A yoga therapist’s insights into making yoga accessible to seniors
Interest in yoga for seniors is growing, and understanding what this population needs to stay safe and engaged on the mat is crucial to their well-being.
Since 2007, yoga therapists Carol Krucoff, E-RYT 5OO, C-IAYT, and Kimberly Carson, MPH, C-IAYT, have developed a program geared toward making yoga accessible to seniors. Aiming to meet a growing interest from this population in yoga’s health and wellness benefits, the two created the Integrative Yoga for Seniors Professional Training. The program is housed within Duke Integrative Medicine and supports yoga professionals in building their knowledge of working with seniors.
In a recent article, Krucoff explains how seniors can benefit from practicing yoga.
“Seniors often come to the practice after hearing about yoga’s numerous health benefits—including improving blood pressure, heart rate and insulin resistance, relieving anxiety and depression, easing back pain, and alleviating sleep problems,” writes Krucoff. “And there is also a growing trend for health care providers to “prescribe” yoga as a complementary therapy to help prevent and treat a variety of medical conditions.”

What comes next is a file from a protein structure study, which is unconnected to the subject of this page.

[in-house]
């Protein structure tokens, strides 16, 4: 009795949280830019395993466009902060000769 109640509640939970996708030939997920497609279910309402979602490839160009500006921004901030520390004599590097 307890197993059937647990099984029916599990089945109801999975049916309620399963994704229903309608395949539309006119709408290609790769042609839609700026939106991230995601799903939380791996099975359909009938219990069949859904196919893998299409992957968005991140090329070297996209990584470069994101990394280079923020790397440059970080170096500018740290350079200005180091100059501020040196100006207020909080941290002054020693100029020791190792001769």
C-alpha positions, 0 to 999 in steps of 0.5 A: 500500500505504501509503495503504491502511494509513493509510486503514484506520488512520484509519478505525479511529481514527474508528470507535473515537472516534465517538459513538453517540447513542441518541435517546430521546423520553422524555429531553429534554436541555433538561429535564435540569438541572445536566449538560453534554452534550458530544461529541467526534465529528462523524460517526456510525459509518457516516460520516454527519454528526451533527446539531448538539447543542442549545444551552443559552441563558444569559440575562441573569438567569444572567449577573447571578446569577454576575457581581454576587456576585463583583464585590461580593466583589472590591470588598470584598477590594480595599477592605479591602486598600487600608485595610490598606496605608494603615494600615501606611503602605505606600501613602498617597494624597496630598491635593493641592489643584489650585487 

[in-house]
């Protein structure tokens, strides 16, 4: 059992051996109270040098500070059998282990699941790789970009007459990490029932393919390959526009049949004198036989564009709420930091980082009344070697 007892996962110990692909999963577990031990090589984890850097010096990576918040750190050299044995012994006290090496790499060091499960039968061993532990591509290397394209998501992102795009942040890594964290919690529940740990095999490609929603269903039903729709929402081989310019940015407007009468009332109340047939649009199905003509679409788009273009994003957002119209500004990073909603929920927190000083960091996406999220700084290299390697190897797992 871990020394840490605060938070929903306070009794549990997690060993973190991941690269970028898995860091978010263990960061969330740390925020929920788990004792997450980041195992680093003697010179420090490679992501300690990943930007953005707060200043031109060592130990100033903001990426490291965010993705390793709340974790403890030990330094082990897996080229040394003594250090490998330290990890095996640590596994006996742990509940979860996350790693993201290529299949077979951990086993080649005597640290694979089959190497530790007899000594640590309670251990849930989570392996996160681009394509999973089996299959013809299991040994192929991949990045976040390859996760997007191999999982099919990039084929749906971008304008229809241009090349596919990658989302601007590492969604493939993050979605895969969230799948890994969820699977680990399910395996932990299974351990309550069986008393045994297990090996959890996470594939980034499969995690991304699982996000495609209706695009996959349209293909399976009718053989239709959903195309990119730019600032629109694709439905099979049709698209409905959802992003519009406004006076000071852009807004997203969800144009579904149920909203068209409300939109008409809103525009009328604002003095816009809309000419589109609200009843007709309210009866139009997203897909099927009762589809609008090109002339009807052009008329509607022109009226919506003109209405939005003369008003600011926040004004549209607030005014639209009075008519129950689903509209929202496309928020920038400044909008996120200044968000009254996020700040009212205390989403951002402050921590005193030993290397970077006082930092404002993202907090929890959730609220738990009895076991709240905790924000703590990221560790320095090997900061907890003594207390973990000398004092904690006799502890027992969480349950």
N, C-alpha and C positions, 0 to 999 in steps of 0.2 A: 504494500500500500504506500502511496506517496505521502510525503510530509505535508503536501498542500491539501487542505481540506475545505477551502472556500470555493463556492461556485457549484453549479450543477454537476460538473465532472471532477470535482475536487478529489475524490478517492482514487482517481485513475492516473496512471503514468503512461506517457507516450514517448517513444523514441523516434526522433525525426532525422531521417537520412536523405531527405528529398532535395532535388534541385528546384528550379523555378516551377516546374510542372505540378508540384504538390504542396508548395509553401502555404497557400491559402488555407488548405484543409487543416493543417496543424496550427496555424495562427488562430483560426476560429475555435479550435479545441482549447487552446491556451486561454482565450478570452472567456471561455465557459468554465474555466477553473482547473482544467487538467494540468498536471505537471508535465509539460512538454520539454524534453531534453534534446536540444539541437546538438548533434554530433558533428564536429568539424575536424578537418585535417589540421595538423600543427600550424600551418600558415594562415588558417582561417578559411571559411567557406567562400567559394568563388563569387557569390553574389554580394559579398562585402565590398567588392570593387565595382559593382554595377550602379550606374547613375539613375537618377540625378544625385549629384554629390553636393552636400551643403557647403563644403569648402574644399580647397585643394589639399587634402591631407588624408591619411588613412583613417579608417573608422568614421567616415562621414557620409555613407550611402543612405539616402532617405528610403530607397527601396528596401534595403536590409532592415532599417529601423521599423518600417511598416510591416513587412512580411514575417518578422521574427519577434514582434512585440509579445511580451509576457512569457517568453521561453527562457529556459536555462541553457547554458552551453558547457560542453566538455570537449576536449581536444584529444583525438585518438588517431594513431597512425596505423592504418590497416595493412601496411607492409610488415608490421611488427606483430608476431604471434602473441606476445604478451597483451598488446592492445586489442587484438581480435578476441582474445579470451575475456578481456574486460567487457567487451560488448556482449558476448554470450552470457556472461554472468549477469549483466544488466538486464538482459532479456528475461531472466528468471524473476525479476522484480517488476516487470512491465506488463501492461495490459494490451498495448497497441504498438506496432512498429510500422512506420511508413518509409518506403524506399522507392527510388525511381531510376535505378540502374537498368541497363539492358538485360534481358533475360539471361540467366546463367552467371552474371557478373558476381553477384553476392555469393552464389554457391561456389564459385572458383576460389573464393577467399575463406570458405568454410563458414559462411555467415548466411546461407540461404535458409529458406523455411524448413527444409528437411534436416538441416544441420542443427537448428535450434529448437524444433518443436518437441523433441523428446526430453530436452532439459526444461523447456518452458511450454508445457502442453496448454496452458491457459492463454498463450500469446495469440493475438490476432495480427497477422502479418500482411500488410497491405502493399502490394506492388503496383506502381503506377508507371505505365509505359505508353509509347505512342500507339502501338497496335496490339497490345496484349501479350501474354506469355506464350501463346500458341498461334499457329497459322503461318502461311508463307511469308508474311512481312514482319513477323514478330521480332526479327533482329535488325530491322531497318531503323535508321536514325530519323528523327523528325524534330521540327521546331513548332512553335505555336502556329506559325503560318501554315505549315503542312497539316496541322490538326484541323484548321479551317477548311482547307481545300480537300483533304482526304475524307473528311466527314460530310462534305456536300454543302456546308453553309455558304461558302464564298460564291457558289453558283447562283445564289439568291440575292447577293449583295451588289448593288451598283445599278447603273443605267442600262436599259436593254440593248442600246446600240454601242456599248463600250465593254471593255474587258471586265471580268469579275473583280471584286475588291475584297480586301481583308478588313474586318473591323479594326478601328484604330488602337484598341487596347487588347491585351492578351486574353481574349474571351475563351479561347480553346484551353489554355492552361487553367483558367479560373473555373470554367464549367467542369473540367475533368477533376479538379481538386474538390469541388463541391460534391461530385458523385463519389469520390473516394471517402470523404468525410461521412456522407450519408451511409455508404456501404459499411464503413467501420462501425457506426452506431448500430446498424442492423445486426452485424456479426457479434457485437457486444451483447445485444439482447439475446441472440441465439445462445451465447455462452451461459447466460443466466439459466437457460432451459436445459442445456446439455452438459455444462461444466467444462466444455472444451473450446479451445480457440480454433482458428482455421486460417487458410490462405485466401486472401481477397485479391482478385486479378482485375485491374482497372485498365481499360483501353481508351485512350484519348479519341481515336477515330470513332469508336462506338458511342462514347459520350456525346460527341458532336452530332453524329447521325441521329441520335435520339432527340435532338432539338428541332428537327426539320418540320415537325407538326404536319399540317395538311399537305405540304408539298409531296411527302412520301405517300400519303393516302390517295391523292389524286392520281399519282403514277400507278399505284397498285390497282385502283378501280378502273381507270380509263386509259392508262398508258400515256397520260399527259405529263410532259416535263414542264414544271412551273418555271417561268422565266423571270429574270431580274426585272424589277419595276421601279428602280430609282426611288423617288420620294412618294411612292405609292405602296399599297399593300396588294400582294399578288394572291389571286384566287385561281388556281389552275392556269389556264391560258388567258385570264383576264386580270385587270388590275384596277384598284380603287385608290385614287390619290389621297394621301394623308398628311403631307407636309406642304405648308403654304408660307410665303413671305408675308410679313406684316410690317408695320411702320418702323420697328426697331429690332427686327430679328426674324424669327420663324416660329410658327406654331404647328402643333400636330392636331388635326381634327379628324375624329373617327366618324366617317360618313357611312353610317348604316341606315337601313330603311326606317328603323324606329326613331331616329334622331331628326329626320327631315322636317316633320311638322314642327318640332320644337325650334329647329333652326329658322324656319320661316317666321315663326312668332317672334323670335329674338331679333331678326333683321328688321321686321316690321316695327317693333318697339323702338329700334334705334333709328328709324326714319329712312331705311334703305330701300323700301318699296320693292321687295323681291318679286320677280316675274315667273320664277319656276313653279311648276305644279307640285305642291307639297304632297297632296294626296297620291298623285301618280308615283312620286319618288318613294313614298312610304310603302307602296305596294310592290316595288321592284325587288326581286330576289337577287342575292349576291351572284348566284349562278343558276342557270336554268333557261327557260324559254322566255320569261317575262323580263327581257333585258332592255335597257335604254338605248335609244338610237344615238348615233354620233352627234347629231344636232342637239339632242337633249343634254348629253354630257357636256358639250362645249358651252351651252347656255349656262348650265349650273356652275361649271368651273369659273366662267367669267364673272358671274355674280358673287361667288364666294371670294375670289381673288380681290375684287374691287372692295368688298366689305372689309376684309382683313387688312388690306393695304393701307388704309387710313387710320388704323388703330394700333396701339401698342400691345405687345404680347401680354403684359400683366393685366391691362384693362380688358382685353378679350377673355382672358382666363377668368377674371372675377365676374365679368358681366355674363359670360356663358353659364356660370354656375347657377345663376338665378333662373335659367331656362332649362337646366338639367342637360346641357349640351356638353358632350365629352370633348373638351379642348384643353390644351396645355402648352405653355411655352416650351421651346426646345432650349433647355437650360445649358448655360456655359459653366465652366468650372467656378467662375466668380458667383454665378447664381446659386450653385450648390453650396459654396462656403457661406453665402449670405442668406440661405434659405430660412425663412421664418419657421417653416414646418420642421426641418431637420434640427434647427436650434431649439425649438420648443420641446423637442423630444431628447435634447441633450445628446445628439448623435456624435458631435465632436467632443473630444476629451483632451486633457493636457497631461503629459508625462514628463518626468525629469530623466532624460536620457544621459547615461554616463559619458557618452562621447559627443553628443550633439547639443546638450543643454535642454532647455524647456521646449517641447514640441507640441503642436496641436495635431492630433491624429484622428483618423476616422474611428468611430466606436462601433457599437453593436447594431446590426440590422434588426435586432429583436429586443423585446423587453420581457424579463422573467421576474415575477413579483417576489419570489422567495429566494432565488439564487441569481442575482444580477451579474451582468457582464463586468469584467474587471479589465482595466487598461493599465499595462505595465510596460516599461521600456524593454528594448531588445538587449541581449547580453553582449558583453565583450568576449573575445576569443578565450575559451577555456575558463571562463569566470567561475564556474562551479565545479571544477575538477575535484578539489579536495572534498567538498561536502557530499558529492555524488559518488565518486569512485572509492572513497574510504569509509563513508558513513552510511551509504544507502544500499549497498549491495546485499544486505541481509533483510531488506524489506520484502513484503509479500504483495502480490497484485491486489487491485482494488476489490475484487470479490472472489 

Krucoff goes on to cite unique factors that warrant consideration by yoga professionals teaching seniors, and why specialized training supports safety and accessibility.
“Safety—the Yogic concept of “ahimsa” (non-harming)—is at the heart of our approach. We encourage older adults to challenge themselves but avoid strain, which can be complicated for yoga teachers trying to create classes for a population that includes such a wide array of abilities. While some seniors are extremely fit and able to run marathons, others are quite debilitated and unable to get out of bed. By virtue of age alone, even the fittest and vital older adults need to keep safety in mind—especially if they are new to the yoga practice—as seniors are more likely to have a medical condition that may increase their risk of injury.”
Of course, making yoga accessible to seniors is ultimately about empowerment. Krucoff explains that, “while our priority is creating a safe and welcoming environment for each student, it’s equally essential to ensure that this imperative of safety does not create a sense of fear or limitation. Rather, our focus is on inviting the empowering recognition of yoga’s highest teachings that our true nature is already whole.”
Find an IAYT-certified yoga therapist here.